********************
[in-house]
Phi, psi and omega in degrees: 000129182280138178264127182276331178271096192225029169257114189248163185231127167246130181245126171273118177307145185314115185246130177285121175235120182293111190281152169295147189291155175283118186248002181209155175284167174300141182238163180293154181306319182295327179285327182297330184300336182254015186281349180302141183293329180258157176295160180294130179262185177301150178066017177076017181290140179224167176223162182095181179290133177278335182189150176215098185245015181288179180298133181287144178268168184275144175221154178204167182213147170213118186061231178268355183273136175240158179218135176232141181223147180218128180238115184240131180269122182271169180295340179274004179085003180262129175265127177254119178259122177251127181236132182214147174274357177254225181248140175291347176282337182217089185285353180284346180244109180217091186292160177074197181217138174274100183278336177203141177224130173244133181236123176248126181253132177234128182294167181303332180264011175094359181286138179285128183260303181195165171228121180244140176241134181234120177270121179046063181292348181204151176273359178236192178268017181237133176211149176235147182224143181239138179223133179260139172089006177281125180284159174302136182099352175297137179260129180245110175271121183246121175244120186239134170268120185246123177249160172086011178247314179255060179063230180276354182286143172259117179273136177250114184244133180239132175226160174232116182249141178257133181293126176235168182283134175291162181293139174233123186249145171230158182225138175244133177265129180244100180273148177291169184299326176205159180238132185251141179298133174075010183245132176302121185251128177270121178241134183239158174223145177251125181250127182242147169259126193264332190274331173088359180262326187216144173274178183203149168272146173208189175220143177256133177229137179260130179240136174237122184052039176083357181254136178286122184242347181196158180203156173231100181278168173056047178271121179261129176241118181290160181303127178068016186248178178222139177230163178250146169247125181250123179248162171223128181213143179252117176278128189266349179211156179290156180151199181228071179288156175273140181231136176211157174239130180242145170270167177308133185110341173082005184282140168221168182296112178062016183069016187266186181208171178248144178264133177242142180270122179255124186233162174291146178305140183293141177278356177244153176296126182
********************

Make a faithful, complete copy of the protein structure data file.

[in-house]
Phi, psi and omega in degrees: 000129182280138178264127182276331178271096192225029169257114189248163185231127167246130181245126171273118177307145185314115185246130177285121175235120182293111190281152169295147189291155175283118186248002181209155175284167174300141182238163180293154181306319182295327179285327182297330184300336182254015186281349180302141183293329180258157176295160180294130179262185177301150178066017177076017181290140179224167176223162182095181179290133177278335182189150176215098185245015181288179180298133181287144178268168184275144175221154178204167182213147170213118186061231178268355183273136175240158179218135176232141181223147180218128180238115184240131180269122182271169180295340179274004179085003180262129175265127177254119178259122177251127181236132182214147174274357177254225181248140175291347176282337182217089185285353180284346180244109180217091186292160177074197181217138174274100183278336177203141177224130173244133181236123176248126181253132177234128182294167181303332180264011175094359181286138179285128183260303181195165171228121180244140176241134181234120177270121179046063181292348181204151176273359178236192178268017181237133176211149176235147182224143181239138179223133179260139172089006177281125180284159174302136182099352175297137179260129180245110175271121183246121175244120186239134170268120185246123177249160172086011178247314179255060179063230180276354182286143172259117179273136177250114184244133180239132175226160174232116182249141178257133181293126176235168182283134175291162181293139174233123186249145171230158182225138175244133177265129180244100180273148177291169184299326176205159180238132185251141179298133174075010183245132176302121185251128177270121178241134183239158174223145177251125181250127182242147169259126193264332190274331173088359180262326187216144173274178183203149168272146173208189175220143177256133177229137179260130179240136174237122184052039176083357181254136178286122184242347181196158180203156173231100181278168173056047178271121179261129176241118181290160181303127178068016186248178178222139177230163178250146169247125181250123179248162171223128181213143179252117176278128189266349179211156179290156180151199181228071179288156175273140181231136176211157174239130180242145170270167177308133185110341173082005184282140168221168182296112178062016183069016187266186181208171178248144178264133177242142180270122179255124186233162174291146178305140183293141177278356177244153176296126182